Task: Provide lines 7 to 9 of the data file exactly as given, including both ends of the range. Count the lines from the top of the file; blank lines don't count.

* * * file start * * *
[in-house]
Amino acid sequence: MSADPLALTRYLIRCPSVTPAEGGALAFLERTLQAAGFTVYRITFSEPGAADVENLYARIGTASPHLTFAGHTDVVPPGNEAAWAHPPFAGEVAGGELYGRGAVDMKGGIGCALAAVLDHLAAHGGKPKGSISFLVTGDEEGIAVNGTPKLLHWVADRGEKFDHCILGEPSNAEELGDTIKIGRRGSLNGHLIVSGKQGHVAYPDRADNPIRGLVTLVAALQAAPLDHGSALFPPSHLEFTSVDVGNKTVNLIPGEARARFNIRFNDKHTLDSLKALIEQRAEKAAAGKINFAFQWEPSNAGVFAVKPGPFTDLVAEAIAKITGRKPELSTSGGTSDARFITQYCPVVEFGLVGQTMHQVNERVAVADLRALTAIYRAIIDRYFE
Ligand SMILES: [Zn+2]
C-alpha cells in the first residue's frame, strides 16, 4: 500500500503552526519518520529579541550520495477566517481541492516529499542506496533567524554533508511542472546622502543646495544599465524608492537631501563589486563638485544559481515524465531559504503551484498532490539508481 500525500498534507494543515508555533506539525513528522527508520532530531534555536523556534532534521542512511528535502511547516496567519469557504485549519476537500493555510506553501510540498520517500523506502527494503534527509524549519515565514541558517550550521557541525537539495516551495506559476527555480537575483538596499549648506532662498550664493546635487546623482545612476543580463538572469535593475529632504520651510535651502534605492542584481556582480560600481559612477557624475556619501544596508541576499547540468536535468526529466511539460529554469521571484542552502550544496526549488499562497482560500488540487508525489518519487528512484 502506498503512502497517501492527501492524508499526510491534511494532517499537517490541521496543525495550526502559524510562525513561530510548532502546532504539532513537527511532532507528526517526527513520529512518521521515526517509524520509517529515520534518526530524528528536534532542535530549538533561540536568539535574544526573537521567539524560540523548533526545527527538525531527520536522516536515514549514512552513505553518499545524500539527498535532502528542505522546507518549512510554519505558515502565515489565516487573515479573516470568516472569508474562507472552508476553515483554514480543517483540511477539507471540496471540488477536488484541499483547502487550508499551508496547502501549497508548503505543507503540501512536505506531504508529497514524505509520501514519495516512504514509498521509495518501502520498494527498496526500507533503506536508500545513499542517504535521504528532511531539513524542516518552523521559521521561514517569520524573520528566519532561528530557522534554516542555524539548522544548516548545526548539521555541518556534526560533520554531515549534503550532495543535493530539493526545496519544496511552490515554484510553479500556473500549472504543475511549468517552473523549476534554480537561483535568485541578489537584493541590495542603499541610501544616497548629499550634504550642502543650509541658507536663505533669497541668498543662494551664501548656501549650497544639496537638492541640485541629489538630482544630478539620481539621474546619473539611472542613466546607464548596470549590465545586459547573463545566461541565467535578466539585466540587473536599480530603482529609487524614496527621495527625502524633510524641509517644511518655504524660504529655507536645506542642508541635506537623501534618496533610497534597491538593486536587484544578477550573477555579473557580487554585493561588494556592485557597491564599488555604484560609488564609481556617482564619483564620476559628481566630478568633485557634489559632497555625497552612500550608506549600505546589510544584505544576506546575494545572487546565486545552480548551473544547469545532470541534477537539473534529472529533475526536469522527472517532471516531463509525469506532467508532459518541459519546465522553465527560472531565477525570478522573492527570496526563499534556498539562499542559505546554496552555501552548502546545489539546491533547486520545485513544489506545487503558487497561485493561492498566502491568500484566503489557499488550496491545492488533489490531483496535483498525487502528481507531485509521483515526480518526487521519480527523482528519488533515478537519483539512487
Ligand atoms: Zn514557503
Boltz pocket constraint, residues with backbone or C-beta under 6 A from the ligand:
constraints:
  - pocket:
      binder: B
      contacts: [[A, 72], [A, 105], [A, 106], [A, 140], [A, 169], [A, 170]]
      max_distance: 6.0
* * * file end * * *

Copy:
constraints:
  - pocket:
      binder: B